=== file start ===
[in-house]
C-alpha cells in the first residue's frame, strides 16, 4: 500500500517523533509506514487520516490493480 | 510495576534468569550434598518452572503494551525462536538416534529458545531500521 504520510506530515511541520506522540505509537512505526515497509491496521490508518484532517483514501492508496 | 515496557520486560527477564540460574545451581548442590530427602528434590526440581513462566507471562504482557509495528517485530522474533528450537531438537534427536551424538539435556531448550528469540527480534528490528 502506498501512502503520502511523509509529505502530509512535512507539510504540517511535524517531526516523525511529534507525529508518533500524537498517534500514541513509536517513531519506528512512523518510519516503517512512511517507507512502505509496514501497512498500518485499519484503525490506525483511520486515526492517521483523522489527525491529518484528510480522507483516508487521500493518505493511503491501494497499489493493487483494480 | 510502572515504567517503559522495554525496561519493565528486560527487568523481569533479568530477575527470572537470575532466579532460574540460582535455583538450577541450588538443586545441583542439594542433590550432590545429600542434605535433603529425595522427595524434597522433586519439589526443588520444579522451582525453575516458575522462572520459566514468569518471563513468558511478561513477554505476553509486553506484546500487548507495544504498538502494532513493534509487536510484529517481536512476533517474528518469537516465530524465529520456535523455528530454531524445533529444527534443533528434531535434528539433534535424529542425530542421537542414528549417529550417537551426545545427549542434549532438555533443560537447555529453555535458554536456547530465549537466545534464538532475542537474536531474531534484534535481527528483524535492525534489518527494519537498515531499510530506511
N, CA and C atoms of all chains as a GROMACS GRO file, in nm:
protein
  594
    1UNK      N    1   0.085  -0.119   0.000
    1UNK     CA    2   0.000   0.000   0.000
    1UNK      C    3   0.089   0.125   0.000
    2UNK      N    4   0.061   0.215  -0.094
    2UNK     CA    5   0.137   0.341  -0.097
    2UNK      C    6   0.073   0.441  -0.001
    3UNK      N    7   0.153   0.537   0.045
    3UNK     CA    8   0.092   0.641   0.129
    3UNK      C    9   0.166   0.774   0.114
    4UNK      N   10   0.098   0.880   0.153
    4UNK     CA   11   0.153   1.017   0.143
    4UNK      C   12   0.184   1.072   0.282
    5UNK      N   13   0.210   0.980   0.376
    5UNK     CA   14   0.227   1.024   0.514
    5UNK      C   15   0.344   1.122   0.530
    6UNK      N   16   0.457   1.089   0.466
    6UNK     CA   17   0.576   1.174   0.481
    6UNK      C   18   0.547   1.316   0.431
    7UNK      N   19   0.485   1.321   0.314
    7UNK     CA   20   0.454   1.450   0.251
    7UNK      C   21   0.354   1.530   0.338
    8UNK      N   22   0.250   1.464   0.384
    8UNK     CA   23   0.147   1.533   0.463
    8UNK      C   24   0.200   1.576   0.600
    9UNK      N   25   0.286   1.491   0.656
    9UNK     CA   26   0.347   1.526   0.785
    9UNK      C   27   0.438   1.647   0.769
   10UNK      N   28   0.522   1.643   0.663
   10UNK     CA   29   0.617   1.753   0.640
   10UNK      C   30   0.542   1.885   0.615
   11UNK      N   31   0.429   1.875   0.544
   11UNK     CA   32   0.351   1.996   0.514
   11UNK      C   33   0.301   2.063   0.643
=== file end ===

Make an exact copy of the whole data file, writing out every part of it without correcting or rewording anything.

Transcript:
[in-house]
C-alpha cells in the first residue's frame, strides 16, 4: 500500500517523533509506514487520516490493480 | 510495576534468569550434598518452572503494551525462536538416534529458545531500521 504520510506530515511541520506522540505509537512505526515497509491496521490508518484532517483514501492508496 | 515496557520486560527477564540460574545451581548442590530427602528434590526440581513462566507471562504482557509495528517485530522474533528450537531438537534427536551424538539435556531448550528469540527480534528490528 502506498501512502503520502511523509509529505502530509512535512507539510504540517511535524517531526516523525511529534507525529508518533500524537498517534500514541513509536517513531519506528512512523518510519516503517512512511517507507512502505509496514501497512498500518485499519484503525490506525483511520486515526492517521483523522489527525491529518484528510480522507483516508487521500493518505493511503491501494497499489493493487483494480 | 510502572515504567517503559522495554525496561519493565528486560527487568523481569533479568530477575527470572537470575532466579532460574540460582535455583538450577541450588538443586545441583542439594542433590550432590545429600542434605535433603529425595522427595524434597522433586519439589526443588520444579522451582525453575516458575522462572520459566514468569518471563513468558511478561513477554505476553509486553506484546500487548507495544504498538502494532513493534509487536510484529517481536512476533517474528518469537516465530524465529520456535523455528530454531524445533529444527534443533528434531535434528539433534535424529542425530542421537542414528549417529550417537551426545545427549542434549532438555533443560537447555529453555535458554536456547530465549537466545534464538532475542537474536531474531534484534535481527528483524535492525534489518527494519537498515531499510530506511
N, CA and C atoms of all chains as a GROMACS GRO file, in nm:
protein
  594
    1UNK      N    1   0.085  -0.119   0.000
    1UNK     CA    2   0.000   0.000   0.000
    1UNK      C    3   0.089   0.125   0.000
    2UNK      N    4   0.061   0.215  -0.094
    2UNK     CA    5   0.137   0.341  -0.097
    2UNK      C    6   0.073   0.441  -0.001
    3UNK      N    7   0.153   0.537   0.045
    3UNK     CA    8   0.092   0.641   0.129
    3UNK      C    9   0.166   0.774   0.114
    4UNK      N   10   0.098   0.880   0.153
    4UNK     CA   11   0.153   1.017   0.143
    4UNK      C   12   0.184   1.072   0.282
    5UNK      N   13   0.210   0.980   0.376
    5UNK     CA   14   0.227   1.024   0.514
    5UNK      C   15   0.344   1.122   0.530
    6UNK      N   16   0.457   1.089   0.466
    6UNK     CA   17   0.576   1.174   0.481
    6UNK      C   18   0.547   1.316   0.431
    7UNK      N   19   0.485   1.321   0.314
    7UNK     CA   20   0.454   1.450   0.251
    7UNK      C   21   0.354   1.530   0.338
    8UNK      N   22   0.250   1.464   0.384
    8UNK     CA   23   0.147   1.533   0.463
    8UNK      C   24   0.200   1.576   0.600
    9UNK      N   25   0.286   1.491   0.656
    9UNK     CA   26   0.347   1.526   0.785
    9UNK      C   27   0.438   1.647   0.769
   10UNK      N   28   0.522   1.643   0.663
   10UNK     CA   29   0.617   1.753   0.640
   10UNK      C   30   0.542   1.885   0.615
   11UNK      N   31   0.429   1.875   0.544
   11UNK     CA   32   0.351   1.996   0.514
   11UNK      C   33   0.301   2.063   0.643